# What is the Problem?

### Problem Statement

The Minimal Enclosing Circle Problem is, simply stated, the problem of finding the smallest circle that completely contains a set of points.

 More formally: Given a set S of n points in the plane, find the circle C of smallest radius with the property that all points in S are contained in C or its boundary.

### Applications

The minimal enclosing circle is useful when we want to plan the location of a shared facility. Consider, for example, a hospital servicing a number of communities. If we think of the communities as points in the plane, finding their minimal enclosing circle gives a good place to put the hospital: the circle's center. Placing the hospital at the point defined by the circle's center minimizes the distance between the hospital and the farthest community from it.

In the military, the minimal enclosing circle is known as the Bomb Problem. If the points in the set are viewed as targets on a map, the center of the minimal circle surrounding them is a good place to drop a bomb to destroy the targets, and the circle's radius can be used to calculate how much explosive is required.

If we want to rotate a set of points into any arbitrary alignment, e.g. rotate the shape to make the line connecting some two chosen points vertical, then the minimal enclosing circle of the points is the amount of space in the plane that must be empty to permit this rotation.

The minimal enclosing circle provides a rough approximation to its points. In other words, any application involving a test of proximity between sets of points and a new point could benefit from having computed the minimal enclosing circles of the point sets to quickly determine whether the new point is close to a given set.

It can also be useful to examine the points which lie on the boundary of the minimal enclosing circle. These points are in a sense the outliers of the set, and in statistics they are sometimes discarded so that estimates are more robust. This discarding process can be repeated to make the data set more concentrated.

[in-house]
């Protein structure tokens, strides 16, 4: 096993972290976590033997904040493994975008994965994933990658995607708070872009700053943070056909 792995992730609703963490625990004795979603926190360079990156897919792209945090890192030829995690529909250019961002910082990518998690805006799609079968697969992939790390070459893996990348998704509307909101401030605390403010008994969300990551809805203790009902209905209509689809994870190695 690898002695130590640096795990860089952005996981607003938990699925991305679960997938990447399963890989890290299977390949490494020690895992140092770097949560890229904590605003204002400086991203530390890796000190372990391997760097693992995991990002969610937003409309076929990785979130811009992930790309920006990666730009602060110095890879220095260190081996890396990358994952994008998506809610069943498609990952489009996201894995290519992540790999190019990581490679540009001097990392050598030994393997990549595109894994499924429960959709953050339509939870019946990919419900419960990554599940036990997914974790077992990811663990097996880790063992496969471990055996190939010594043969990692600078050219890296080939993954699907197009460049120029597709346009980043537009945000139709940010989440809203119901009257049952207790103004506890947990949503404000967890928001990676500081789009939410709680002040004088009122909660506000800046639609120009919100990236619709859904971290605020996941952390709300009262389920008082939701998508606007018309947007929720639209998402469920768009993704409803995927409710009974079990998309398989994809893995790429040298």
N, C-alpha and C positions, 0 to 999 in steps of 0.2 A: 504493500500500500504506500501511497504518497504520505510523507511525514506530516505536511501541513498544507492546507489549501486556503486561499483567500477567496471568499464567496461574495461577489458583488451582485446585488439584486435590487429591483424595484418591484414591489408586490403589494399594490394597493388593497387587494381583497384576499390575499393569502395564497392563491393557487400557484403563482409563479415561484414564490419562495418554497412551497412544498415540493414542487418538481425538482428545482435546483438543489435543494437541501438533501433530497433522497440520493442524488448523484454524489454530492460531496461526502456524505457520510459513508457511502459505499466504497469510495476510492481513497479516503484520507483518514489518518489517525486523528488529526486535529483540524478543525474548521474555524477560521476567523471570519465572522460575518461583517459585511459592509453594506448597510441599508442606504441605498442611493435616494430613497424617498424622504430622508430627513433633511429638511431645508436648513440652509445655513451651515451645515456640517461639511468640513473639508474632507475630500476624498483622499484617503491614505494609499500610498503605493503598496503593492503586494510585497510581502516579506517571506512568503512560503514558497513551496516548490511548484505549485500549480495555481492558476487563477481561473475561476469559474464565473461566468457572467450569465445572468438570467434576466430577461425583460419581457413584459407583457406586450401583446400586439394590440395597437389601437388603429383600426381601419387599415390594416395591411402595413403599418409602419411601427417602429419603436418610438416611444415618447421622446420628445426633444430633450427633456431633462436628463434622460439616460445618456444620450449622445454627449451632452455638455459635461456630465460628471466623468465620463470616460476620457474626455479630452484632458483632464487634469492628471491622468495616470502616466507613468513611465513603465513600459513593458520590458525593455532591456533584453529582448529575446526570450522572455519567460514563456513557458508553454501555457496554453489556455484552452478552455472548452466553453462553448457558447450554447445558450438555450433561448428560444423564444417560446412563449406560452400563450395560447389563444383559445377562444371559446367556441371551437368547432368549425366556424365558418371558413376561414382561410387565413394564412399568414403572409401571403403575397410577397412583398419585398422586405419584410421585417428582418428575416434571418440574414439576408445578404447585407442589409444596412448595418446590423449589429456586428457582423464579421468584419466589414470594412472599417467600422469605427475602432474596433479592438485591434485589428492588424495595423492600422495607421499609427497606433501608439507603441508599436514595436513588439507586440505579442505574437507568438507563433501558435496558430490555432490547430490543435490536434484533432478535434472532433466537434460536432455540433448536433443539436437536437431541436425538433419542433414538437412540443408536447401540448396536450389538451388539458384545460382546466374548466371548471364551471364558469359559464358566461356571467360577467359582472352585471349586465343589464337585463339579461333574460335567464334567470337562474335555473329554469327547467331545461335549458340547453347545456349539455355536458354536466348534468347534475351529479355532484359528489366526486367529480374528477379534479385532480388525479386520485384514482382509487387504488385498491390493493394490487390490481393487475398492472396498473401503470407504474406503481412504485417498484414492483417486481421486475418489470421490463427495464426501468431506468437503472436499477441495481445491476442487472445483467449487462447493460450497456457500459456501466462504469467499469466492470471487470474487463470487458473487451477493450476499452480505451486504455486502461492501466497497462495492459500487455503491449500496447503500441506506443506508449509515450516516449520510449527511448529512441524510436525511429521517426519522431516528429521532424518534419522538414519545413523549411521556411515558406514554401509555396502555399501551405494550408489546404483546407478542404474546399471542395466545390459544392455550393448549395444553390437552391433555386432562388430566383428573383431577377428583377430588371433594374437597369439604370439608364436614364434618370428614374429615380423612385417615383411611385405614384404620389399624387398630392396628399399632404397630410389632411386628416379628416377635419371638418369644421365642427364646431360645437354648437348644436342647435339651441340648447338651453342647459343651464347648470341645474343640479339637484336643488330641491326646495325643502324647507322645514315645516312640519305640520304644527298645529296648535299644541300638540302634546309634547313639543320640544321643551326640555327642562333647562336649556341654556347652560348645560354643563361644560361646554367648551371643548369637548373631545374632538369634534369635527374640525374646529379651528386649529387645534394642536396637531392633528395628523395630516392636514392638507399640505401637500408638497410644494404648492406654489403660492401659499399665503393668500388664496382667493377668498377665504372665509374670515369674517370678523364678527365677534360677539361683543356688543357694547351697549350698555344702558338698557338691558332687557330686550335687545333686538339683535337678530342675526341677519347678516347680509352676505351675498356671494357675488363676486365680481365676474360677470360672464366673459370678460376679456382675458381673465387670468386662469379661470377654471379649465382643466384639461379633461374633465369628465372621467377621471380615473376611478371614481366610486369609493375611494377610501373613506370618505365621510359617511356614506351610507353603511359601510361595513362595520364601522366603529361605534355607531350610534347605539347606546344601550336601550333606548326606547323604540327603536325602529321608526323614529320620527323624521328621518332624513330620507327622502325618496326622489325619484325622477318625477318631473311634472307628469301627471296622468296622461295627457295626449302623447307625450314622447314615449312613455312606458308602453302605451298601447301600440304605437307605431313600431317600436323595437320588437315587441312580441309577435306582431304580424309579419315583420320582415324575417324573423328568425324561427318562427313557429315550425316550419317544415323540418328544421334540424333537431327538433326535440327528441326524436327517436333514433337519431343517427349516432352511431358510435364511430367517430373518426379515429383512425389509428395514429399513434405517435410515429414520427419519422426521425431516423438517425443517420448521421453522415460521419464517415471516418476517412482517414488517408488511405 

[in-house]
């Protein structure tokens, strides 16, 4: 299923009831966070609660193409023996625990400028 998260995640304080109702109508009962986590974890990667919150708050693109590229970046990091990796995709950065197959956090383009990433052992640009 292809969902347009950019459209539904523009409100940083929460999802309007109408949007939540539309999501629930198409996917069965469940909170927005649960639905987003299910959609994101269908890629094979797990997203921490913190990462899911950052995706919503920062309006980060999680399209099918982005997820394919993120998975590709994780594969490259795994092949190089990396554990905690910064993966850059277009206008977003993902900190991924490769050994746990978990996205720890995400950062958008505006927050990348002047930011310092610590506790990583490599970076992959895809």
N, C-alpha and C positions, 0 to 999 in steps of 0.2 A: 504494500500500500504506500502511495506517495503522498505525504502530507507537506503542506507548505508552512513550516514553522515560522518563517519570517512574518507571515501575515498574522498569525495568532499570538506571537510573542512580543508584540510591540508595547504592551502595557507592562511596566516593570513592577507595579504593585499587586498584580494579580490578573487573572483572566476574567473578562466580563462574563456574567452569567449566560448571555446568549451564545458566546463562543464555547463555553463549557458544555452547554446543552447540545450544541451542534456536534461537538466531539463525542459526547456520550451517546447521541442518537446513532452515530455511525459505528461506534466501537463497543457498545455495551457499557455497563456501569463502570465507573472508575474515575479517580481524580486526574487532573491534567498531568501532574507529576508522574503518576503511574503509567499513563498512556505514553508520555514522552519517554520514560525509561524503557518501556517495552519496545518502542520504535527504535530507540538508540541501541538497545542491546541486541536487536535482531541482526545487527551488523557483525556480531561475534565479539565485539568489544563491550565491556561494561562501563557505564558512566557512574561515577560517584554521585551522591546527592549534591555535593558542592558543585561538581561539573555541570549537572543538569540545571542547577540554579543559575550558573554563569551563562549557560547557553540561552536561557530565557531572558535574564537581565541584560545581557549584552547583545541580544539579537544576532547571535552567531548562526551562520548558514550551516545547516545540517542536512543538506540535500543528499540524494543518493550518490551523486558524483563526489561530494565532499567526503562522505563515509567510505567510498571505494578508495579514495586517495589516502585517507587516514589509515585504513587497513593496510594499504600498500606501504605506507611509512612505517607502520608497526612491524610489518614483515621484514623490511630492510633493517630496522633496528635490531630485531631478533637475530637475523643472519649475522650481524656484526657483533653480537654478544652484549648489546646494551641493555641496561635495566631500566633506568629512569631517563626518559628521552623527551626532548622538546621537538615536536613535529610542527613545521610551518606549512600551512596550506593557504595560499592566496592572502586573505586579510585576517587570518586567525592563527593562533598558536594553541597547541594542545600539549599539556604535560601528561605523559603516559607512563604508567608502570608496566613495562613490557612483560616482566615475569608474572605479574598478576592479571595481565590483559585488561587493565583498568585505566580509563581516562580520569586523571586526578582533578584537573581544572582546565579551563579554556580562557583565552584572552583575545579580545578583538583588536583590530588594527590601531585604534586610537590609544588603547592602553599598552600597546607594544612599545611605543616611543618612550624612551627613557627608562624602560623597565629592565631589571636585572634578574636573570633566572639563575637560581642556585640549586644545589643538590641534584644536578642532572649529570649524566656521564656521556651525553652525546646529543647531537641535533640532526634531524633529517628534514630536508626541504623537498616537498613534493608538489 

The points which lie on the boundary of the minimal enclosing circle are The diameter of the minimal enclosing circle provides an approximation to the span of the point set. It can be shown that it is no more than a factor of `sqrt(3)` larger than the span.
(NB: The span of a point set is the maximum distance between two points in the set.)

### An Intuitive Solution

1. Draw any circle around all the points. This circle can clearly be made smaller.
2. Make your circle smaller by finding the point A farthest from your circle's center, and drawing a new circle with the same center and passing through the point A. This produces a smaller enclosing circle, since it still contains all the points, but now passes through A rather than enclosing it.
3. If the circle passes through 2 or more points, proceed to step 4. Otherwise, make the circle smaller by moving its center towards point A, until the circle makes contact with another point B from the set.
4. At this stage, you will have a circle, C, passing through two or more points from the set. If the circle contains an interval of arc greater than half the circle's circumference on which no points lie, the circle can be made smaller. We will call such an interval a point-free interval. Let D and E be the points on the ends of this point-free interval. While keeping D and E on the circle's boundary, reduce the diameter of the circle until
1. the diameter is the distance DE, or
2. the circle C touches another point from the set, F.
In case a), we are finished. In case b), we must check whether there are now no point-free arc intervals of length more than half the circumference of C. If there are none, we are done. If there does exist such a point-free interval, we need to repeat step 4. In this case, three points must lie on an arc less than half the circumference in length. We repeat step 4 on the outer two of the three points on the arc.
This solution is very simple to visualize, but expensive to implement. The solution is presented along with a full proof of correctness in (ref).

Step 1 requires linear time in the number of points in our set, as does step 2. Step 3 is also linear in the number of points. In step 4 above, it takes linear time to find each new point F.
However, finding the point F does not guarantee the termination of the algorithm. Step 4 must be repeated until the circle contains no point-free interval longer than half its circumference.
In the worst case, this requires n-2 iterations of step 4, implying that the total time spent in step 4 could be on the order of the square of the size of the point set.

Hence this algorithm is O(n2).

by Jacob Eliosoff and Richard Unger, Oct 1998